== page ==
Ford I. Gano History Ė Tape 6 Side B
So here goes on the second side. Knowing that the boys, I think there were one or two girls along in the Ag class, the FFA department that went along on that trip, all were interested in seeing those bats come in or go out. So we watched them that early morning as we got to the cave, watched them fly about. Believe you me, that was one tremendous sight, to see all those bats swooping out of that tremendous cavern. They of course roosted in just one part of that cavern there, and the trail to the lower area went around the actual home of the bats.
But we also went down to the cavern, took the trail. This time when we went down, we had many electrical lifts that took us down much faster to the location we wanted to go, but still highlighted all the goodies in the cavern as we went along, stopping at different locations. Again, we stopped down there at that tremendously big cavern, and they did the same thing. Now this was some, maybe 6 Ė8 years later from when I had been there before, and they did the same thing they had done my previous trip. They turned out the lights to give us a taste of complete darkness. But then this time, they had allowed smoking to go on, so the darkness was ruined, all the rangers had told us that if you lighted up a cigarette, it would readily be seen and take away some of the illusion of darkness that weíd get without. But this time in the darkness while the lights were turned out, some of the diehards who couldnít quit their smoking, had to light up their cigarettes, and as we sat around that big stalagmite, we listened to the same song that had been sung directly by the voices farther back. But this time they had recorded it, and the record had a crack in it, and it wasnít quite nearly as beautiful as the first time, where it just seemed to get almost in some kind of heavenly location. Nobody else would never be in it again. Well, this time we had the crack in the record the rangers sang, which wasnít nearly as beautiful as it was the first time, and also around the great stalagmite in the amphitheater, there were those glows of cigarettes. I also used that many times later on as an illustration of what the truth of the gospel was like as compared to the Ďilluminated worldísí version of it. Nevertheless, all the students that I had along with me really enjoyed the whole session.
I just mention that now because later on, when I accepted the gospel, as part of my new accepting Christ in my life, after my conversion to the True Church of Jesus Christ, I had later on while doing some of my work in various areas of the organization in which I was involved I had opportunity to compare the trueness of that first trip Ė with out the cigarettes, without the smoky smell of the cavern and with the tremendous vocal addition that the rangers had sang for us (they told us that the rangers that were doing the singing were at least a quarter of a mile back up the trail Ė the voices were coming through so perfectly clear, you could hear every tone and every voice clearly). The second time it was marred by the crack in the record, and the cigarettes that you could see flicking on and off there in the cavern darkness there.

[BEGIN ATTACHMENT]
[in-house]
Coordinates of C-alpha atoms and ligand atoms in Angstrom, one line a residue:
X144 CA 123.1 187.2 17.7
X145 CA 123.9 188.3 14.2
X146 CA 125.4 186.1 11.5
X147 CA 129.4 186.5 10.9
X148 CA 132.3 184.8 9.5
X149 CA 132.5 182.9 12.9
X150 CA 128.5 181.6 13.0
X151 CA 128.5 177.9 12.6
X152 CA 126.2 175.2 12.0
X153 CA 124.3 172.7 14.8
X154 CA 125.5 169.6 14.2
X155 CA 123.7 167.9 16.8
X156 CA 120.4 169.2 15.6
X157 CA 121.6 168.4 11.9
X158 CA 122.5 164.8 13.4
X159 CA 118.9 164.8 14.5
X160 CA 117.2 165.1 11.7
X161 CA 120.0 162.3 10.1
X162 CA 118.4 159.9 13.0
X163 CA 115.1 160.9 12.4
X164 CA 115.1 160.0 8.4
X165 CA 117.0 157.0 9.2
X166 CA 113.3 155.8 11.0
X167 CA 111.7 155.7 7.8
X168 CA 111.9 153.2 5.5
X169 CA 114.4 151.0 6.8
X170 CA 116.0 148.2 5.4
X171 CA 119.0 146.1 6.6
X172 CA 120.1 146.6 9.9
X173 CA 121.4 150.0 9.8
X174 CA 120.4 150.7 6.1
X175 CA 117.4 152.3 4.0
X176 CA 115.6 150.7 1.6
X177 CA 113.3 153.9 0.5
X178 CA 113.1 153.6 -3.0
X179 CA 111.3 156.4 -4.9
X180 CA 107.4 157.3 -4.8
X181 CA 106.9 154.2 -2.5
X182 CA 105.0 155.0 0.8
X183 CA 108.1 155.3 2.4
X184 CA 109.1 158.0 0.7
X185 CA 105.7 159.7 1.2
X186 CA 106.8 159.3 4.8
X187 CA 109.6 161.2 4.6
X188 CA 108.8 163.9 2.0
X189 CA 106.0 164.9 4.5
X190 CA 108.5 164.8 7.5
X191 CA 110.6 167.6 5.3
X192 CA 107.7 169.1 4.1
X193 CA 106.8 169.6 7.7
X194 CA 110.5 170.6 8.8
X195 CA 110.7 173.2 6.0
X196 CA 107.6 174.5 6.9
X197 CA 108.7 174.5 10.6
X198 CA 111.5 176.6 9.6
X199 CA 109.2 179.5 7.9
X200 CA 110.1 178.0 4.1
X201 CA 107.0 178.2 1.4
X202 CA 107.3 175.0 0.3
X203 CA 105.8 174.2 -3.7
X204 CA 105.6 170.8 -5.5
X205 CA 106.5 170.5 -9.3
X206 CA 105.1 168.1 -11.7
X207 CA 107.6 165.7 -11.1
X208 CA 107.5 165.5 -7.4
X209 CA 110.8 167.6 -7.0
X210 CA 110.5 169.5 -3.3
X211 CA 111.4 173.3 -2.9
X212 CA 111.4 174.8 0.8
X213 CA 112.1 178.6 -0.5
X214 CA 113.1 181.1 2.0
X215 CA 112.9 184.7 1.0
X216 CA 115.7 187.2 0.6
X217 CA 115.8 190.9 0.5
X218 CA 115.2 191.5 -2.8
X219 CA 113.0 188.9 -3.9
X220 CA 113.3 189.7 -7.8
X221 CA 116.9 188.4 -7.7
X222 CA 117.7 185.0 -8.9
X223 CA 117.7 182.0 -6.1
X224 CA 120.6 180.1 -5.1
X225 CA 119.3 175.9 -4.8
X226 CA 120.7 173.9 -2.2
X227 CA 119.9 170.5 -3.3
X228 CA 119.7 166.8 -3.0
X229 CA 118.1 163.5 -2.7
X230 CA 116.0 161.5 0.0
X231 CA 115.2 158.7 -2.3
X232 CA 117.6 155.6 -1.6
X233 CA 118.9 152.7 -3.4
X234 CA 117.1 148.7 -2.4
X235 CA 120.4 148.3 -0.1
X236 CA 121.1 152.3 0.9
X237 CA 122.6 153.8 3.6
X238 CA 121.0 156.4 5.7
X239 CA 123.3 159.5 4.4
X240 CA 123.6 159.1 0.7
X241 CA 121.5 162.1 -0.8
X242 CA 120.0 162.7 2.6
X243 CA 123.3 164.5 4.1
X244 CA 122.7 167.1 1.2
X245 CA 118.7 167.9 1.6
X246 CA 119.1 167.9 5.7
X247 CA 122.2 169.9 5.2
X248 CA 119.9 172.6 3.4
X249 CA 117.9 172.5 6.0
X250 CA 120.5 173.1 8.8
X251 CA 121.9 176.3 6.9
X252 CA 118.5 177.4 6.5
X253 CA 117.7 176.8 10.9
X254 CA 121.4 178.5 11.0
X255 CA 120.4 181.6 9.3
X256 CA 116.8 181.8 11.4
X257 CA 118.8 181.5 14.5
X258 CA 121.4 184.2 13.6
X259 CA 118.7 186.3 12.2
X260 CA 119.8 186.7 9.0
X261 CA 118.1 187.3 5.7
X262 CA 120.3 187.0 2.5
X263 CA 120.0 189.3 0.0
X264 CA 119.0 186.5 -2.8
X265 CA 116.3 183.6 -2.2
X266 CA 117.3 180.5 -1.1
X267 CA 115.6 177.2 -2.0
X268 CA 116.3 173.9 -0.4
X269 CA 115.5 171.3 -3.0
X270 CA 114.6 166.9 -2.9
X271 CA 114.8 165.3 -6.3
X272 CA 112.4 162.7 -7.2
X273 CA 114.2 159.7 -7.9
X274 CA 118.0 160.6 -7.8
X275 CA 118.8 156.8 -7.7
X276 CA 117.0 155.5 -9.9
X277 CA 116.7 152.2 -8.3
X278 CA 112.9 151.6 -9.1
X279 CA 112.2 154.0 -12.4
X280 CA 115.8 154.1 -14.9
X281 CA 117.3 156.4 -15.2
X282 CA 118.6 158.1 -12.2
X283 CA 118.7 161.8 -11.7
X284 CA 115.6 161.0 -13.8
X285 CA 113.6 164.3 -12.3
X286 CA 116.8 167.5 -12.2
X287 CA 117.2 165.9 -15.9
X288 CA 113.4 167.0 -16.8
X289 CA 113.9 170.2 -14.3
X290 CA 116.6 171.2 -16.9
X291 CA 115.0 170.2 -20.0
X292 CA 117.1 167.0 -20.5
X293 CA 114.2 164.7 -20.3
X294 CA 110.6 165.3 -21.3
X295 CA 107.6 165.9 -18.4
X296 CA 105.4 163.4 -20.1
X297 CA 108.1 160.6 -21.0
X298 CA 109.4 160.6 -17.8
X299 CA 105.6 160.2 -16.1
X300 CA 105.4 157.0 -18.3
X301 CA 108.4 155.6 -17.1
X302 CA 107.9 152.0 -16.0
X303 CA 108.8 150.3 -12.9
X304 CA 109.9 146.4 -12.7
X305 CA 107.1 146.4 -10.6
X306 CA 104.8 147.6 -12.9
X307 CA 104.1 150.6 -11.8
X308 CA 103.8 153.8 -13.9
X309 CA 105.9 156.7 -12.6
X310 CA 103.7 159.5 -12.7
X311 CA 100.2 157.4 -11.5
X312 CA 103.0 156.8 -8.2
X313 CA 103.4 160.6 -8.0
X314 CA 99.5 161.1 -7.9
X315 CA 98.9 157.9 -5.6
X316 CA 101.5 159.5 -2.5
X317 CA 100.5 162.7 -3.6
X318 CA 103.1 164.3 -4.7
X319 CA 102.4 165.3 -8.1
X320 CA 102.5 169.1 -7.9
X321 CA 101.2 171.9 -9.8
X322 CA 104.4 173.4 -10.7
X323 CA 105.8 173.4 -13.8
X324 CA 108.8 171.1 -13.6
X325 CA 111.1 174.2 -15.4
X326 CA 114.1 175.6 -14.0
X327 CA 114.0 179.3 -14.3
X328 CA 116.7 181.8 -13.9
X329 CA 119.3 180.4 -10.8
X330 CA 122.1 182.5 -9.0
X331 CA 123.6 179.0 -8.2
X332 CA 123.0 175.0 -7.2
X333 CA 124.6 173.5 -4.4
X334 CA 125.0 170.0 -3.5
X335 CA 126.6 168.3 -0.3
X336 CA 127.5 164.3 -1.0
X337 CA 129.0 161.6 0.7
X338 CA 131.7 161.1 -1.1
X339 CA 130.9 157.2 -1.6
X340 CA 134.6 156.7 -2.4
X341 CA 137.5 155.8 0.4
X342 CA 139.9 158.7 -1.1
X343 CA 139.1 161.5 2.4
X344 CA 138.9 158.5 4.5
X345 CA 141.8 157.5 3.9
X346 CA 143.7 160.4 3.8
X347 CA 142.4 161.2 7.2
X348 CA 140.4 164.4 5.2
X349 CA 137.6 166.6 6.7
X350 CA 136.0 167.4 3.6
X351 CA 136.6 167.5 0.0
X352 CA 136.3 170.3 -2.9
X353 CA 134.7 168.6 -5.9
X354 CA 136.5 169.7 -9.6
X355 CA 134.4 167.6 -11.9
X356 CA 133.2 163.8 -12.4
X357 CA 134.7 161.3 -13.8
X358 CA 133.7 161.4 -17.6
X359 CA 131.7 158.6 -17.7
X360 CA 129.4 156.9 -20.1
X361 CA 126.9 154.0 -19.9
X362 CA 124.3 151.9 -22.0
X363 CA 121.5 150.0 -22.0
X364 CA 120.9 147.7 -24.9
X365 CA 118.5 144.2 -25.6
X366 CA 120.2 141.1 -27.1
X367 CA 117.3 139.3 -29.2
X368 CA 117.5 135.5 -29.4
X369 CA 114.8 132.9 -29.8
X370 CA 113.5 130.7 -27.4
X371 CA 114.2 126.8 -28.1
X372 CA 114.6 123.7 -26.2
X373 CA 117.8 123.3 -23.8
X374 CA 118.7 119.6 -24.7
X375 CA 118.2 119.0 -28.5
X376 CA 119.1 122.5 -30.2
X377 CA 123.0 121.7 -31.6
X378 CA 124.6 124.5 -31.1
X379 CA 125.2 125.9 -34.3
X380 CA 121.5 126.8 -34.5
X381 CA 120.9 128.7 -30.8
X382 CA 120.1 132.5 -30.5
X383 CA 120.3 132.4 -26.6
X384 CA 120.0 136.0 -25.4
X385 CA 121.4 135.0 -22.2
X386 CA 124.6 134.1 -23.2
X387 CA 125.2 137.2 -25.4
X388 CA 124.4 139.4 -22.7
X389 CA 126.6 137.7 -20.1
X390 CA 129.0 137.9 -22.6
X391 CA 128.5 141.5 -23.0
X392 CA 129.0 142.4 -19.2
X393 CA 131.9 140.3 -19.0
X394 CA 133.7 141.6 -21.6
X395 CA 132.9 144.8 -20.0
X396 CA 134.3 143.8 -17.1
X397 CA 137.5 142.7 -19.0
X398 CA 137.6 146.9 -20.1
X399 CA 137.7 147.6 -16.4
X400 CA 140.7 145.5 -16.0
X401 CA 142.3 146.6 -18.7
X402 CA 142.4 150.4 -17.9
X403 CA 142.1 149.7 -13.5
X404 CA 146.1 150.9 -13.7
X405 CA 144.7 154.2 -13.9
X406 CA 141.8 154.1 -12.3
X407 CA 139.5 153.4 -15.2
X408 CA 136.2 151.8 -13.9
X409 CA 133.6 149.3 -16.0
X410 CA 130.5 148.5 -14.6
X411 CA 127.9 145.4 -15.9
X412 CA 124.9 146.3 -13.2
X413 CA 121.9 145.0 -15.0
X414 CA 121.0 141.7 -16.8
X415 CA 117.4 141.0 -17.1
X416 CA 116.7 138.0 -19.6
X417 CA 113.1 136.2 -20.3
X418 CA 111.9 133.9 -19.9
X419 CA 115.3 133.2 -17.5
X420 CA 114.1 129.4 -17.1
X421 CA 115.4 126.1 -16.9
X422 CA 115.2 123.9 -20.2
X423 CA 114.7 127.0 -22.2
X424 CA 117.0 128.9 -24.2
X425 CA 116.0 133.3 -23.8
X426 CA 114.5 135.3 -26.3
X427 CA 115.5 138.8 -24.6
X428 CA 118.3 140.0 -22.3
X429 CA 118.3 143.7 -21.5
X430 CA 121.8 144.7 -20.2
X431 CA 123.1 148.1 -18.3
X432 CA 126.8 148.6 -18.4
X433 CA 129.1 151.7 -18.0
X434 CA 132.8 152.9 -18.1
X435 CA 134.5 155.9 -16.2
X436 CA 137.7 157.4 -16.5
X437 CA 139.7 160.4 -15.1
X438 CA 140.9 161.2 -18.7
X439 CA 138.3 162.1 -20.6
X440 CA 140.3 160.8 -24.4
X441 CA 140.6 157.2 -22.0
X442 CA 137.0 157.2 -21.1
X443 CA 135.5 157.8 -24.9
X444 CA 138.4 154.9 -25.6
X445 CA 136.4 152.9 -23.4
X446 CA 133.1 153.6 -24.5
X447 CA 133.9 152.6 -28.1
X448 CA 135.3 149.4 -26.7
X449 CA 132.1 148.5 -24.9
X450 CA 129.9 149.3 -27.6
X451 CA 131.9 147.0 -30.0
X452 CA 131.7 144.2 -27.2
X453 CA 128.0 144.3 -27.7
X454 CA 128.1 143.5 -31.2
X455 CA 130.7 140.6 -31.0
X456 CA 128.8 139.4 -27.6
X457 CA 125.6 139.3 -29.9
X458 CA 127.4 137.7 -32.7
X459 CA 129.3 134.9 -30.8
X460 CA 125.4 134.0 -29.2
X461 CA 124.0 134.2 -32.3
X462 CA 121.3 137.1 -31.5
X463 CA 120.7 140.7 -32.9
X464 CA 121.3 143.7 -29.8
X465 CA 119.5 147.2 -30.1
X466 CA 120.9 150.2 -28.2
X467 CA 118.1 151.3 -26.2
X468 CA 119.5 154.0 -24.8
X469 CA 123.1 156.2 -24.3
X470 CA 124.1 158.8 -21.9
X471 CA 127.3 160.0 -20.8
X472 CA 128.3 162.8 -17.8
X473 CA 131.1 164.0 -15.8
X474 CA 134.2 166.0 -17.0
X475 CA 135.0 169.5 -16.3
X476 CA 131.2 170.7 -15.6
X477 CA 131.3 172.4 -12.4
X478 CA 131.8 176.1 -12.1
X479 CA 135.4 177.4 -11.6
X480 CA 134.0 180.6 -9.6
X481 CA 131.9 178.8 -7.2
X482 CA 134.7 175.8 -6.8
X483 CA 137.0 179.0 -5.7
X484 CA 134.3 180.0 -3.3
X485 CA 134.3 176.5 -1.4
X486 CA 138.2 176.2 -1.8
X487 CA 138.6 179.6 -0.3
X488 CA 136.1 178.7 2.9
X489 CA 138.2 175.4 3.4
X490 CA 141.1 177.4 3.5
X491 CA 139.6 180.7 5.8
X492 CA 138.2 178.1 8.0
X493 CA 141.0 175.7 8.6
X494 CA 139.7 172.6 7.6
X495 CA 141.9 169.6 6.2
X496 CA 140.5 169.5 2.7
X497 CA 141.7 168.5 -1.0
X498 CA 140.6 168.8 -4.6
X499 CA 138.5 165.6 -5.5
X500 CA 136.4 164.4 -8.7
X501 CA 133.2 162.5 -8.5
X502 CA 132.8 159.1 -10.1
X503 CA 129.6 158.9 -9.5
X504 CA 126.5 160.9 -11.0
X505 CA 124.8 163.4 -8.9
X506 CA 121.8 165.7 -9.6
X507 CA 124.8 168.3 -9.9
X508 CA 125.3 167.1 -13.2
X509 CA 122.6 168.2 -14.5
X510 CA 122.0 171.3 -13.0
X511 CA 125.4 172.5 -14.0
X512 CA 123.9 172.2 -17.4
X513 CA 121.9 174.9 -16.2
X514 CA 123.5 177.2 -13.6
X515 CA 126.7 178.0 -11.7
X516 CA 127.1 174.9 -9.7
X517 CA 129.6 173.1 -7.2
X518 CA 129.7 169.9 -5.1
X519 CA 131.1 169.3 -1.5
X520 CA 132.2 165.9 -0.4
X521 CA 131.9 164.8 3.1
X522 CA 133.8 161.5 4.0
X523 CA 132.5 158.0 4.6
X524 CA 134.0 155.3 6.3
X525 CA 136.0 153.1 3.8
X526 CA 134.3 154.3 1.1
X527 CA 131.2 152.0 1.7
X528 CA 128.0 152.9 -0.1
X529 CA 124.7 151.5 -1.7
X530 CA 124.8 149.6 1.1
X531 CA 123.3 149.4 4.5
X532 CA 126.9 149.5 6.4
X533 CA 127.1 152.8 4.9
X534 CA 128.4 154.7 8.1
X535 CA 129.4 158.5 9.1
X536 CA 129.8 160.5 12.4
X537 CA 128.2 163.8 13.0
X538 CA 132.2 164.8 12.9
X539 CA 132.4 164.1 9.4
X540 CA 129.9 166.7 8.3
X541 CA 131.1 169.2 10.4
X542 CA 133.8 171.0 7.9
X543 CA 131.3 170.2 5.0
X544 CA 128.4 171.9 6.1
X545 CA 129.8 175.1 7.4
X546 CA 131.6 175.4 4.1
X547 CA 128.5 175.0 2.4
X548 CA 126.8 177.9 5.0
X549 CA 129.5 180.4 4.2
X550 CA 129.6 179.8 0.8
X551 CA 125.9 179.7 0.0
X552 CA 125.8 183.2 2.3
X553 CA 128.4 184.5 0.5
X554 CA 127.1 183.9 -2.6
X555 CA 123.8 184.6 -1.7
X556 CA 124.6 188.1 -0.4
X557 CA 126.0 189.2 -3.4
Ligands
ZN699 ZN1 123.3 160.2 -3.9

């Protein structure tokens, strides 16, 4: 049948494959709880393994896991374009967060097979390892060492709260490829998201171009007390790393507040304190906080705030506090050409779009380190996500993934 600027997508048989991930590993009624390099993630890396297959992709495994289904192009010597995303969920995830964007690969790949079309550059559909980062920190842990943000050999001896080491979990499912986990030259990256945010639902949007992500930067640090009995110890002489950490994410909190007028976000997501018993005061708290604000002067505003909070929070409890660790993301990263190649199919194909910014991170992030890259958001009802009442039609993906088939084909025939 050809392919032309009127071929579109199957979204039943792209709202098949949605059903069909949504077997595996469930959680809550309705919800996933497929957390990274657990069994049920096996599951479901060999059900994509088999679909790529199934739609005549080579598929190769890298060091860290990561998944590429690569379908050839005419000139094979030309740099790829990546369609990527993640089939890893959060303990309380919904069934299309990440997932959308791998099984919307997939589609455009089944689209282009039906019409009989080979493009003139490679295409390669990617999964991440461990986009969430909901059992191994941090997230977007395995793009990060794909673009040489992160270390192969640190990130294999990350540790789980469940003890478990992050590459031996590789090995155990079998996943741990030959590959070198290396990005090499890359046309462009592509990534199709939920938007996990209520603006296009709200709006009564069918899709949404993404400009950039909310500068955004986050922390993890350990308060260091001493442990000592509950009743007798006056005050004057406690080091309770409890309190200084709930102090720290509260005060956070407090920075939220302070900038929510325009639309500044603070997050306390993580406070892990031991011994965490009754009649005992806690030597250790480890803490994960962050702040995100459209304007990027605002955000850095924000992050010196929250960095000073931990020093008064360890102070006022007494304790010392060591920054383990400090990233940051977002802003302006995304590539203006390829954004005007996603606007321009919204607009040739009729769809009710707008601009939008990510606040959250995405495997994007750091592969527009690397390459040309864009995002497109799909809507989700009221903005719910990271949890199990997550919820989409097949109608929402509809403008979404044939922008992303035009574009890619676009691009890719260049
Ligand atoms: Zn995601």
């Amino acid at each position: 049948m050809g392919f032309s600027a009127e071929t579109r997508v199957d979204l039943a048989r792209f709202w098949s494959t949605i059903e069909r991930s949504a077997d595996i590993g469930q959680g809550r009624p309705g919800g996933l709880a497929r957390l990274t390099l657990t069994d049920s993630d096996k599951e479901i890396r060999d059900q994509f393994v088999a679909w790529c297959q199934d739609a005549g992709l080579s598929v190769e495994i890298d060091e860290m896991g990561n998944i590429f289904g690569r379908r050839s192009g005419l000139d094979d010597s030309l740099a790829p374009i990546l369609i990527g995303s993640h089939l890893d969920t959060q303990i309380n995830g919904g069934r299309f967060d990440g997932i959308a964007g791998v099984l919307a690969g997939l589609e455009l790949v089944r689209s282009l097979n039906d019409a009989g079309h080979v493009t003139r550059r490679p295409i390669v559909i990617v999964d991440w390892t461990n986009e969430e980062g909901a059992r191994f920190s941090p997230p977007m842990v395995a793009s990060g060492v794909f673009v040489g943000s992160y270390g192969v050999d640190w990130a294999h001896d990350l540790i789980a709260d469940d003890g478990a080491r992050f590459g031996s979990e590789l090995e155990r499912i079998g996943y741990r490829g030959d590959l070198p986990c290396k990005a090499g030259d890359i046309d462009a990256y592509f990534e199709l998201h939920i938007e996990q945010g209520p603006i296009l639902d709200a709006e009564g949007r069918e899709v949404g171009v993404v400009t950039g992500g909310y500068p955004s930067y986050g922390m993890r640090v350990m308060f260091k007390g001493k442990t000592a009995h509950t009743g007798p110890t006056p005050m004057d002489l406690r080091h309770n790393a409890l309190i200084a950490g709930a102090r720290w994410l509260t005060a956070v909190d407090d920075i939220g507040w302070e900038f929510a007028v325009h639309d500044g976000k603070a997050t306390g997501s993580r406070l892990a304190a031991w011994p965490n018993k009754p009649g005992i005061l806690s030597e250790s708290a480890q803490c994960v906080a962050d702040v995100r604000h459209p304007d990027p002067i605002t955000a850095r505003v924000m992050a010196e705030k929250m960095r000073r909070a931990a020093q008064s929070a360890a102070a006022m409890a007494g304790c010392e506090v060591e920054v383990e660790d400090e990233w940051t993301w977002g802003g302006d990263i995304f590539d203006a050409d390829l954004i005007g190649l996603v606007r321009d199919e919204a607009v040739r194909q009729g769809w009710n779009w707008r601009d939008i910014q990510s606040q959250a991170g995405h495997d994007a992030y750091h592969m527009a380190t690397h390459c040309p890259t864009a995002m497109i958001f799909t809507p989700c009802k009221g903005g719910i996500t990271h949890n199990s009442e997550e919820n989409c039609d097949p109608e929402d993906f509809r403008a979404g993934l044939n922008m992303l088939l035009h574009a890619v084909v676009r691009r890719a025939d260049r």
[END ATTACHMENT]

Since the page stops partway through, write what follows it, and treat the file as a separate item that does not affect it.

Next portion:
Back to our Snowflake days, now for a little bit. I guess I stated before that I had received a letter from my brother Frank, when he found out that I was teaching school among the Mormons of Arizona. He sent me a terrific letter telling me what a culprit Joseph Smith was. A religious fanatic, he called him, and that his followers were just followers, they didnít know any better.
Well, as I lived there with the Snowflake-ites, and became acquainted with the families of the Ag students that I was teaching, and getting acquainted with some of the people themselves in Snowflake and the surrounding towns that all made up the Snowflake district, I could not help but be aware that they did not fit the description my brother Frank had said of them. I found them very educated. I found the people very well informed about the natural things, the general things in life. I found them very interested in all the areas of living. Nellie, on the other hand, was kind of aggravated, or annoyed by the fact that some of the lady missionaries, in their zealous ambition to convert anybody, when they came home off their missions, knowing that Nellie was not a member of the church, visited her once or twice in our little apartment that we were living in and tried to convince her that the gospel was true. Nellie ended that in a hurry by telling them, no, she was not interested, and telling them not to come back any more. Well, she didnít show that in her life. We had some wonderful acquaintances there in Snowflake. We went to various parties and associations, and had a little group that kind of went together, 8 or 10 couples, and it was just a wonderful group to be around, no smoking, no frivolous joking, and very serious about honoring the principles of the gospel that they belonged to.